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Airbus Opens First Complete Lifecycle Aircraft Service Center

Airbus has today announced the opening of the Airbus Lifecycle Services Centre in Chengdu, China, the first service center dedicated to the entire lifecycle of an aircraft.


Airbus Celebrates the Opening of The Airbus Lifecycle Services Centre (ALSC) in Chengdu, China - Courtesy Airbus

On Wednesday (January 24, 2024), Airbus announced the opening of the new Airbus Services Centre (ALSC) in Chengdu, China.  The new one-stop shop is Airbus’ first center dedicated to the entire lifecycle of an aircraft, offering activities from aircraft storage and maintenance, to upgrades, conversions, dismantling and recycling services, as well as controlled distribution of used parts from dismantling.  The 717,000 square meter ALSC in Chengdu is certified by both EASA and the CAAC, and offers storage capacity for 125 aircraft.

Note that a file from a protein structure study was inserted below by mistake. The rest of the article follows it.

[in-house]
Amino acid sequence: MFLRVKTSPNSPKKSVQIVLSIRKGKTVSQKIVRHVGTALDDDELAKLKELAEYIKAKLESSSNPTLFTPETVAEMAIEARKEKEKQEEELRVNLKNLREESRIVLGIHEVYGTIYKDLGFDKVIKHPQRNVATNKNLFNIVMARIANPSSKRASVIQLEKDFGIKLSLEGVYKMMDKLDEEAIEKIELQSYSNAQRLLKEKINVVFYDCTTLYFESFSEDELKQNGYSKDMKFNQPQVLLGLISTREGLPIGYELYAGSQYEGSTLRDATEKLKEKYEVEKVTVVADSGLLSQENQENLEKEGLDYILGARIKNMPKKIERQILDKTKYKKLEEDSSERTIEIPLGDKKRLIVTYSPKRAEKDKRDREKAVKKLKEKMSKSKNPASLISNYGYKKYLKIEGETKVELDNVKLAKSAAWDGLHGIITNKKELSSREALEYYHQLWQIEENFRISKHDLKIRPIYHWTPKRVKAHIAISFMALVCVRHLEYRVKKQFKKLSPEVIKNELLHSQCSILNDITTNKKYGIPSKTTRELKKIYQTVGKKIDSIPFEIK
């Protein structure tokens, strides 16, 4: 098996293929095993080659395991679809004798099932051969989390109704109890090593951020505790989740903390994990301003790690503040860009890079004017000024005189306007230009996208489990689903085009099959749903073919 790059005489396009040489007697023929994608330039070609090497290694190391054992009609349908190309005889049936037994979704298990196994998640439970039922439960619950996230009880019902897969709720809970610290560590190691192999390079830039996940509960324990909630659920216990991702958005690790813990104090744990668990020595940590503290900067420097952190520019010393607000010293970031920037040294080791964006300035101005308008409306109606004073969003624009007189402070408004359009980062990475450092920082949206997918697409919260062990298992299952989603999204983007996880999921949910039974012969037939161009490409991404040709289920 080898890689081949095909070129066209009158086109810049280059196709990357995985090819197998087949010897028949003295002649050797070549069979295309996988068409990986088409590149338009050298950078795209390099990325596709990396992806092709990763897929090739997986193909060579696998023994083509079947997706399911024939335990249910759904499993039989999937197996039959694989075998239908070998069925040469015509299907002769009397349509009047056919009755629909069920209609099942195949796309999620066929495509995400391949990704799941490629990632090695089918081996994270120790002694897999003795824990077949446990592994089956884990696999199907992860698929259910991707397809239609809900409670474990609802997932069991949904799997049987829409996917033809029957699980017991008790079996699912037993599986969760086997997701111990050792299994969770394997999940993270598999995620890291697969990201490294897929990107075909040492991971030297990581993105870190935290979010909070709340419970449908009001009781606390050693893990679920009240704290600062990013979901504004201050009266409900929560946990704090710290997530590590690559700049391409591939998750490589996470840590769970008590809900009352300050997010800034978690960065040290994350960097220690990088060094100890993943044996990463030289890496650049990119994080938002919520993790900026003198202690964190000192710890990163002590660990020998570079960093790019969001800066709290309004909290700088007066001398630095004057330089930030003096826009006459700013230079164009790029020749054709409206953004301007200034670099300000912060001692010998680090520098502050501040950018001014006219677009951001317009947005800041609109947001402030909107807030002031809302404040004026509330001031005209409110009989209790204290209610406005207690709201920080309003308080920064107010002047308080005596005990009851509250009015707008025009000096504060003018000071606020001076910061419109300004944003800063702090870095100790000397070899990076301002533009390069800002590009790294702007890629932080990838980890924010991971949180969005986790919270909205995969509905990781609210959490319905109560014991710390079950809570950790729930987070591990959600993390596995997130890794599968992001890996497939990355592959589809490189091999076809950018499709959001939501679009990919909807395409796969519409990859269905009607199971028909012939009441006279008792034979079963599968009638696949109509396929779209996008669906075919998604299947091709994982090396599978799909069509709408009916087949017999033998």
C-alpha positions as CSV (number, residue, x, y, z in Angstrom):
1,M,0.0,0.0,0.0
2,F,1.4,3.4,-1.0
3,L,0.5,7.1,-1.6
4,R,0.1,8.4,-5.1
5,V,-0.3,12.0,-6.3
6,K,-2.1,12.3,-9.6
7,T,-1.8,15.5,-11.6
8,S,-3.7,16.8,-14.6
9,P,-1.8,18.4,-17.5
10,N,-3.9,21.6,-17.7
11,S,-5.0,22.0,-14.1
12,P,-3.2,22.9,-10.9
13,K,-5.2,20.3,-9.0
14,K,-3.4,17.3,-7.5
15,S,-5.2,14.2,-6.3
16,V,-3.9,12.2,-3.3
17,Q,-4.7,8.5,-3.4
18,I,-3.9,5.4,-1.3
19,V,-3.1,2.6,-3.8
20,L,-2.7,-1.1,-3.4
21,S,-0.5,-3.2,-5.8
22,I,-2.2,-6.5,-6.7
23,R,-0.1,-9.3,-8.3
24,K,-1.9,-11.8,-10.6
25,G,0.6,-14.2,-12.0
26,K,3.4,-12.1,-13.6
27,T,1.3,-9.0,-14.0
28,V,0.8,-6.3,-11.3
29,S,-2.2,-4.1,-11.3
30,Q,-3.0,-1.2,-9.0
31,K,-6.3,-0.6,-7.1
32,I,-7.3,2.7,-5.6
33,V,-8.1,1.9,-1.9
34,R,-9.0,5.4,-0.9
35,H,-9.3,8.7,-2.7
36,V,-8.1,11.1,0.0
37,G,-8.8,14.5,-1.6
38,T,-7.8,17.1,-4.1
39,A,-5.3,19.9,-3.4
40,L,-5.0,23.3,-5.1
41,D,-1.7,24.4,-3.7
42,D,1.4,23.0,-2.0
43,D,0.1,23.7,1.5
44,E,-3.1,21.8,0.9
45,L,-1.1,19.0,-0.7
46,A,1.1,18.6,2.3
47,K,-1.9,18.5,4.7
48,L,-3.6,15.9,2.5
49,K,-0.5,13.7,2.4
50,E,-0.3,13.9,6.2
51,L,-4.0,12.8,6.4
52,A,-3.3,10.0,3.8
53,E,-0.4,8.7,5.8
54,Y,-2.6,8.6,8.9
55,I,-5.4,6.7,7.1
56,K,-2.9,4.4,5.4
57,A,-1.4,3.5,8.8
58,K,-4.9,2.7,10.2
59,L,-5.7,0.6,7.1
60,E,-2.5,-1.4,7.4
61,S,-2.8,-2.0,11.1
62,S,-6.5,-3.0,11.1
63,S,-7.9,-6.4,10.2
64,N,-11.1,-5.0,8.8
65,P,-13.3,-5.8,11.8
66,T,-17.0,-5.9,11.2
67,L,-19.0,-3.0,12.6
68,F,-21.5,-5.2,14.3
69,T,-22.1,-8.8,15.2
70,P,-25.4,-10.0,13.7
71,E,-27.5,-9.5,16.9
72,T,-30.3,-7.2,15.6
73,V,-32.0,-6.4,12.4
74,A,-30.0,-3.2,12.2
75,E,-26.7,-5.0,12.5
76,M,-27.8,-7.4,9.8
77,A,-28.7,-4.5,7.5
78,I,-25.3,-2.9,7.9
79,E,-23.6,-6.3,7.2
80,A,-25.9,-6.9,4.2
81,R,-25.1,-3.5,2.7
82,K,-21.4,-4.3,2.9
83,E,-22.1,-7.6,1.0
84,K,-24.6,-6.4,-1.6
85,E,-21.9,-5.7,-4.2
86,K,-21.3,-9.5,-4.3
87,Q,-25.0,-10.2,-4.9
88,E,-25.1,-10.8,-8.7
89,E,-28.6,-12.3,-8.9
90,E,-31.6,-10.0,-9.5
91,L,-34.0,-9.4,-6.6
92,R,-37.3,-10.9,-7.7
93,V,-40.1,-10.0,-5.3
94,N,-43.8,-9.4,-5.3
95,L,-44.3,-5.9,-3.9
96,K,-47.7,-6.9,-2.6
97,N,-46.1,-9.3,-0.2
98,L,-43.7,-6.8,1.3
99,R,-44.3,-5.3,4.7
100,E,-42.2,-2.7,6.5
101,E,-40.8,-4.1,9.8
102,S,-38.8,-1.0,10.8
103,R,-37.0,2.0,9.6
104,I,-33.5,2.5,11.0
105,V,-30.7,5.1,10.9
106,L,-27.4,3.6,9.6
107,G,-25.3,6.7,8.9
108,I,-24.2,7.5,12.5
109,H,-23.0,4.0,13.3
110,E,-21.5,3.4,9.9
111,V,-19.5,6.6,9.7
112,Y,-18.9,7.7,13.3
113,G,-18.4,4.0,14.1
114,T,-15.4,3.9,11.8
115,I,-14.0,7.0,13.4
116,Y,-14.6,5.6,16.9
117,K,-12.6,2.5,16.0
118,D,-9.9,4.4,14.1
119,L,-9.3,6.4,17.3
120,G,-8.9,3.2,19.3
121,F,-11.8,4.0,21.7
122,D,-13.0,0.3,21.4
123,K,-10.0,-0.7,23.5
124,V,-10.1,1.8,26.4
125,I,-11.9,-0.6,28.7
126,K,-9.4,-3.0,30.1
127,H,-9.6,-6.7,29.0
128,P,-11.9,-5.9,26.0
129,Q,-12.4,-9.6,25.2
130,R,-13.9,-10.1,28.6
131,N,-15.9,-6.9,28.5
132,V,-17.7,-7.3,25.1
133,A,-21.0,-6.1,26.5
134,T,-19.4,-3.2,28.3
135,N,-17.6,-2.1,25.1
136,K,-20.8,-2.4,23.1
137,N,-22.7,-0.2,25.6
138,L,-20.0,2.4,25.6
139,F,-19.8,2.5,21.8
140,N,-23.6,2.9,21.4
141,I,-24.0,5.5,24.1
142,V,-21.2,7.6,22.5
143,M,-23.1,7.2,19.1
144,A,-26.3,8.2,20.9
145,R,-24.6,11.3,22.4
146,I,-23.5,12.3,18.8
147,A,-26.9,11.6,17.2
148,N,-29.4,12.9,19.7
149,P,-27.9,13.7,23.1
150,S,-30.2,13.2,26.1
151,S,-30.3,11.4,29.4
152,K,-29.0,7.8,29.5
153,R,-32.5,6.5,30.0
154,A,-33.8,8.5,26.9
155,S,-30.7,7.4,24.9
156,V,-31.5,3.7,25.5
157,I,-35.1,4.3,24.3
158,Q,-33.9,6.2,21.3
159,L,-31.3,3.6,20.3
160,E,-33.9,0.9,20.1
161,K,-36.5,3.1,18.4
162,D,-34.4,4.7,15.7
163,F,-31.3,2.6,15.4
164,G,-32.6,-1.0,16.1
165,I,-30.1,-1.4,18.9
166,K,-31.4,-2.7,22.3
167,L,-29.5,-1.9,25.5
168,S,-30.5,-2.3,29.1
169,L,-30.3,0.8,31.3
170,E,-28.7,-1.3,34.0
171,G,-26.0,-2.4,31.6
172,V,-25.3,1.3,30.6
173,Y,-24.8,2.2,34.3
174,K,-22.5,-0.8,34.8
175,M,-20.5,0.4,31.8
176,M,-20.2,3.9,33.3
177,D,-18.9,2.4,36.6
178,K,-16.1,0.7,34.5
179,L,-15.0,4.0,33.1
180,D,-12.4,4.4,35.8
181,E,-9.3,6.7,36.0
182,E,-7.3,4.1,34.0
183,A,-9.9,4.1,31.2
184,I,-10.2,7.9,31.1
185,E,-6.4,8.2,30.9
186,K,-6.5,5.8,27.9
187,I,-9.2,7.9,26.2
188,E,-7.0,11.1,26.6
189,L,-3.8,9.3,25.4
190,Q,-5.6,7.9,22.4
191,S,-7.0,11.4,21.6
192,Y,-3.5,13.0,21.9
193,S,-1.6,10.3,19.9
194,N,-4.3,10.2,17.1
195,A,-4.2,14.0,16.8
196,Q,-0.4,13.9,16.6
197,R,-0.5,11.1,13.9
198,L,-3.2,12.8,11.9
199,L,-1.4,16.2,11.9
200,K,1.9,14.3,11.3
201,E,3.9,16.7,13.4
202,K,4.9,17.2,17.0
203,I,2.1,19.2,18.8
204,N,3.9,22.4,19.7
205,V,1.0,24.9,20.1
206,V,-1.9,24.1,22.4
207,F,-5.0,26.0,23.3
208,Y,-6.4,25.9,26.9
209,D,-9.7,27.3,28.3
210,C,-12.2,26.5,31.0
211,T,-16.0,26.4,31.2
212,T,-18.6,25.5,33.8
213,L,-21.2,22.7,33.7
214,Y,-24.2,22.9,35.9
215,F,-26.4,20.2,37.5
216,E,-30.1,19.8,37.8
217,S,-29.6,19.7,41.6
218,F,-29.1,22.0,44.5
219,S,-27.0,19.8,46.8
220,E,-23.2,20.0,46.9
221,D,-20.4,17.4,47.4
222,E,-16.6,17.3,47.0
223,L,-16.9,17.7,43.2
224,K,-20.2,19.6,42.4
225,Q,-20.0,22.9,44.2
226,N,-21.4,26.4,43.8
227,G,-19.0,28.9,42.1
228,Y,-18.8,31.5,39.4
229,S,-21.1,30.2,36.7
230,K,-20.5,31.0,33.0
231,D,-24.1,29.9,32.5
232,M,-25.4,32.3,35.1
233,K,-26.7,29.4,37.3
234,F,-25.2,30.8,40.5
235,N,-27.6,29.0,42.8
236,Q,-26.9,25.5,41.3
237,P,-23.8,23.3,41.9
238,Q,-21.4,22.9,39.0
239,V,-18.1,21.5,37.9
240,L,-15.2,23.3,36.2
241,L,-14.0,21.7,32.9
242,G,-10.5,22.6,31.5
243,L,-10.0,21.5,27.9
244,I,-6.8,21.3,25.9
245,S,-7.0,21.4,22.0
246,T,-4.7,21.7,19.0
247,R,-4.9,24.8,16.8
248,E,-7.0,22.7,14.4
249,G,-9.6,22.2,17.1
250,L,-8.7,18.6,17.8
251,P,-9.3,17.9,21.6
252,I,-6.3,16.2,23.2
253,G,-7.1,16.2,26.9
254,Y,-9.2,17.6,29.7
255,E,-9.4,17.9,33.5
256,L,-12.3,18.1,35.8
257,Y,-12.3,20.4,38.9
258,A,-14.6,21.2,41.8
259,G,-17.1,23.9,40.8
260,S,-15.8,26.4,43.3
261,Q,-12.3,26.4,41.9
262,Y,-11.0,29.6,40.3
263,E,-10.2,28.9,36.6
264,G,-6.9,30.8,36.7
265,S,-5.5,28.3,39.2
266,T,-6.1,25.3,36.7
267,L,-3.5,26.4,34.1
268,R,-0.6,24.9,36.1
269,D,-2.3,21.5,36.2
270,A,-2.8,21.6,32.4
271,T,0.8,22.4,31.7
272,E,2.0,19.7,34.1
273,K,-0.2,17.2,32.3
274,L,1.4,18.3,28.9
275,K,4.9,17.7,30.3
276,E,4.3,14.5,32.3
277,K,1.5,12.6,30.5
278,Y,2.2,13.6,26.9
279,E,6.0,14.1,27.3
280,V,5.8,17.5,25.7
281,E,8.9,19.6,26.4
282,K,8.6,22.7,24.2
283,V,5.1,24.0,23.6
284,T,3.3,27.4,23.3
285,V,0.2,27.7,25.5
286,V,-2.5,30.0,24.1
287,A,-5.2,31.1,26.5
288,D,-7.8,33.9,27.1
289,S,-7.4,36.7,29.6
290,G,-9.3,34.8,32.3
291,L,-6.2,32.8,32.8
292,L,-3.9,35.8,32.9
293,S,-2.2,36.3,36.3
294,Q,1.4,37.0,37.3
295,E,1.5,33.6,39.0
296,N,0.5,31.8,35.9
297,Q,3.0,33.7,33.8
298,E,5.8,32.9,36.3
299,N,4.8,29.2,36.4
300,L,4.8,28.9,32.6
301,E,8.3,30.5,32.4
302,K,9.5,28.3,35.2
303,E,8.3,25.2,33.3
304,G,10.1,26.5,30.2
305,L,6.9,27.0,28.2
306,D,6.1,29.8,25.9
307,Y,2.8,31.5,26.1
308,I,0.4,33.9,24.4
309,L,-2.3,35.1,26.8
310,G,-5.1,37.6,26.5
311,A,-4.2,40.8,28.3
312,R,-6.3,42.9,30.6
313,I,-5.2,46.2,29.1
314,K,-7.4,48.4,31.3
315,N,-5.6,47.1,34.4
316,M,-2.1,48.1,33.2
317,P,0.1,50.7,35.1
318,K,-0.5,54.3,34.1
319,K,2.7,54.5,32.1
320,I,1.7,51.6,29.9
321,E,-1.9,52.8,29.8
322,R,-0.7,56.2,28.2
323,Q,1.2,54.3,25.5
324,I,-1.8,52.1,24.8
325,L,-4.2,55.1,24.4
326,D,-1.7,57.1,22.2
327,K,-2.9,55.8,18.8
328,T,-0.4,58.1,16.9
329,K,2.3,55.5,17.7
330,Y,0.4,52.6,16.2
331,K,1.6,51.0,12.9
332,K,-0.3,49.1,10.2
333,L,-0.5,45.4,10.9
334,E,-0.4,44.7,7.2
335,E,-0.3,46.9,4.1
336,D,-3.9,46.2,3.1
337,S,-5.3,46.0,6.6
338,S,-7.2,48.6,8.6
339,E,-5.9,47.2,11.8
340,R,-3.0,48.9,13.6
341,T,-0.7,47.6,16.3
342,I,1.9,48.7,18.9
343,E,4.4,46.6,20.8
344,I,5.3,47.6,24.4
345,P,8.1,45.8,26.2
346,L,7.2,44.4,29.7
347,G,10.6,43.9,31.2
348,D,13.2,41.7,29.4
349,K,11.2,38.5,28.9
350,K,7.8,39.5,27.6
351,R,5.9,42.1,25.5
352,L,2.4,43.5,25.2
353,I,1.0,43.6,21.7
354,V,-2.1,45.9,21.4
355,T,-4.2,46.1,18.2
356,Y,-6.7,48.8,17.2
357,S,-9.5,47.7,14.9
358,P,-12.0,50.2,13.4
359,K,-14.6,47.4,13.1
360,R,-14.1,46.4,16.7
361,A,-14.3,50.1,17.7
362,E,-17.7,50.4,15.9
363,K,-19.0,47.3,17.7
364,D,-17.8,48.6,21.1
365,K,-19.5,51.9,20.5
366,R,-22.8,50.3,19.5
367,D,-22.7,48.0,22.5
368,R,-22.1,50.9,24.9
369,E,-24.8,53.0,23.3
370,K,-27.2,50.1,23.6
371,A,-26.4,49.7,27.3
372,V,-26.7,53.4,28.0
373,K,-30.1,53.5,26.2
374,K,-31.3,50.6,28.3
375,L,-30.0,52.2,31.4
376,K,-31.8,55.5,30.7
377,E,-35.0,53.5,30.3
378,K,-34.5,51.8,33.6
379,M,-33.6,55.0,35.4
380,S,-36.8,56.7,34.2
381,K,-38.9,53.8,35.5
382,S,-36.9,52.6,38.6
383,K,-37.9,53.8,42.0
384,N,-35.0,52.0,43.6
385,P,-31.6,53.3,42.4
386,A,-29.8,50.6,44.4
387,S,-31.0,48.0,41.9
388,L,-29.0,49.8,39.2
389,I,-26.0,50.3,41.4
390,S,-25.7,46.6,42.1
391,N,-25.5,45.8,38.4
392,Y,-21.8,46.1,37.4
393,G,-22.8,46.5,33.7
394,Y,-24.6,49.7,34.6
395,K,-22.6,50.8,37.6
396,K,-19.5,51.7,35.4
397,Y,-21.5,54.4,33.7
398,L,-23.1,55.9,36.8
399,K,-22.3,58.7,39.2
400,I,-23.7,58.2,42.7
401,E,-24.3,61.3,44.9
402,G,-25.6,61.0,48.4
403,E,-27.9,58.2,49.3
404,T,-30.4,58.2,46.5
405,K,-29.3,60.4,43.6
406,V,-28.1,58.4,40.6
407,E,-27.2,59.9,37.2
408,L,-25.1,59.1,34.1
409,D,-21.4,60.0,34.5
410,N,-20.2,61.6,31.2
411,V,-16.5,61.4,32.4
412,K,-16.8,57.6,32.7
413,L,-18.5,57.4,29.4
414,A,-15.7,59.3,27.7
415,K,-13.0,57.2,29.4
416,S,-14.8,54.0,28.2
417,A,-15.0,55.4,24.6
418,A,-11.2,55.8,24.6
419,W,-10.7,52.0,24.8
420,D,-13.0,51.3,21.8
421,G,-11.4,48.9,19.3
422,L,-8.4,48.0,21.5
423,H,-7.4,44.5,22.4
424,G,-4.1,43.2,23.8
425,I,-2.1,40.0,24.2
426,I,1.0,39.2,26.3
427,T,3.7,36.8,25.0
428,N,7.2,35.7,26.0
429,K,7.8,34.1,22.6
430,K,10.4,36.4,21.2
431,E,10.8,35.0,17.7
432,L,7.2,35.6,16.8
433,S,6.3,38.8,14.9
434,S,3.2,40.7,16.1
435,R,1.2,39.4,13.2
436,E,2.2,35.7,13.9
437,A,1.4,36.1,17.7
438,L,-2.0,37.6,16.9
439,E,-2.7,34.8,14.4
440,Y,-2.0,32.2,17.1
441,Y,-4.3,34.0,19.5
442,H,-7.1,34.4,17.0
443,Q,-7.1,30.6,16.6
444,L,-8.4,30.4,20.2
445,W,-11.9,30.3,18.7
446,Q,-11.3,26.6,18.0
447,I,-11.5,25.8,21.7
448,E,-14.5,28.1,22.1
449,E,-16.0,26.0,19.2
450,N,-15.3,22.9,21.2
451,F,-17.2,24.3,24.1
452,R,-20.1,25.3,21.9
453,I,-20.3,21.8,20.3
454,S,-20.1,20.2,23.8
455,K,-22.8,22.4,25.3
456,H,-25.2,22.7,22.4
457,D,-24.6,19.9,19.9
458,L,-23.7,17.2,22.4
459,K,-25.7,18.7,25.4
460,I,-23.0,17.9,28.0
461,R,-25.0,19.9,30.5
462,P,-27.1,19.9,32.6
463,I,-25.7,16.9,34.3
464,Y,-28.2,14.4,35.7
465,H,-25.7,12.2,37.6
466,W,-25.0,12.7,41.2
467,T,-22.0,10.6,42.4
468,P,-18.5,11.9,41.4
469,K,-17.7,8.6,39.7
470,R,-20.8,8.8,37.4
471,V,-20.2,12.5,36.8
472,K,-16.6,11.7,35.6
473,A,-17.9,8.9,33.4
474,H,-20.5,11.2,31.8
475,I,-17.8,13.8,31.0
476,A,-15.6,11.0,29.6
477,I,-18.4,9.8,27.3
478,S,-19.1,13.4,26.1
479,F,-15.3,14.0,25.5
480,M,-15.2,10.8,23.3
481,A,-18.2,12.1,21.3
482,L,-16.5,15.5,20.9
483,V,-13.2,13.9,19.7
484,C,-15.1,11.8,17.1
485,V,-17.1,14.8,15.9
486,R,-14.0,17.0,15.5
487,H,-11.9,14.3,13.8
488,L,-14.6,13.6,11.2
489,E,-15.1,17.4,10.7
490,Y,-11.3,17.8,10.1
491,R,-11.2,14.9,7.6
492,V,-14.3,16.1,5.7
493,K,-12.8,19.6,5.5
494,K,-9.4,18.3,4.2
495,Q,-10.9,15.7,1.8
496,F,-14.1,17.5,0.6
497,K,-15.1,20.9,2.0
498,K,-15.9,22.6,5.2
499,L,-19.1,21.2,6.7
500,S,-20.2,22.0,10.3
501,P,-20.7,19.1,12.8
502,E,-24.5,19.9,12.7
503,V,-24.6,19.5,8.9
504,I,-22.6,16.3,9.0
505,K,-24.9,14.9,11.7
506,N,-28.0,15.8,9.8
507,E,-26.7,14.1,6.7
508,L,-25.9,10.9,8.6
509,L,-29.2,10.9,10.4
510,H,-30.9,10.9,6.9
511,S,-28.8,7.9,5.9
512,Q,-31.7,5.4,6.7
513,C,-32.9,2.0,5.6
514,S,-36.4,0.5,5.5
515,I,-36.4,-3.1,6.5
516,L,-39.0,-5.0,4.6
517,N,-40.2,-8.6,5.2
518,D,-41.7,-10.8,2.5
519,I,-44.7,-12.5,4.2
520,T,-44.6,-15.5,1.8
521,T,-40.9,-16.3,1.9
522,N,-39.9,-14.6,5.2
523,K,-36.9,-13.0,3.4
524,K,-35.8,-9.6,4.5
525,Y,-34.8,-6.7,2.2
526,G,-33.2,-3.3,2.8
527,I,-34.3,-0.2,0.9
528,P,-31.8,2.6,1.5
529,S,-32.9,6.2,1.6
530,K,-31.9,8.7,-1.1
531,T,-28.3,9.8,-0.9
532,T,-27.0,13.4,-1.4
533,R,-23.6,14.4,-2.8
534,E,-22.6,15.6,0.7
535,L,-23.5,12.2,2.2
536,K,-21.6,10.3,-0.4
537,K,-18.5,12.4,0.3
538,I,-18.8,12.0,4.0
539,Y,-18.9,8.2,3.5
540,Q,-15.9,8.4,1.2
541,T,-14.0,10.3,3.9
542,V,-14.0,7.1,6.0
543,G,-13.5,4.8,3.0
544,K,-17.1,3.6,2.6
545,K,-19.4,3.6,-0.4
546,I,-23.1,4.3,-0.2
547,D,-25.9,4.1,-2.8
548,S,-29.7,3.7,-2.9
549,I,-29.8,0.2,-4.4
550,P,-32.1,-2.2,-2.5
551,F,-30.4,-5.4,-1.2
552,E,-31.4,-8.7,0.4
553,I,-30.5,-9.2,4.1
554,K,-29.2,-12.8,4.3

In Wednesday’s announcement, Airbus’ SVP – Customer Services, Cristina Aguilar, said,


“I’m glad to see the Airbus Lifecycle Services Centre enter into service in Chengdu.  It echoes our purpose to pioneer sustainable aerospace and shows our approach to environmental responsibility across the entire aircraft lifecycle.  Our service centre is a great example of Chinese-European cooperation in the development of the circular economy for the aviation industry.”


The site will ramp up operations between now and 2025 and will directly employ 125 team members.  With sustainability in mind, the main buildings of the ALSC have obtained LEED certification for their construction. 

ALSC Chengdu is a joint venture between Airbus, Satair, Tarmac Aerosave and the City of Chengdu.  Tarmac Aerosave brings over 15 years of proven experience in efficient aircraft storage, dismantling and recycling to the project.  Airbus subsidiary Satair will acquire aging aircraft and trade and redistribute used parts, thereby completing the full scope of lifecycle services.  Airbus projects that approximately 75 percent of the aircraft stored at the center will fly again following storage and upgrade by the joint venture, while the remaining aircraft will be dismantled by Tarmac Aerosave, whose unique process will recover around 90 percent of the aircraft weight.



Source: Airbus

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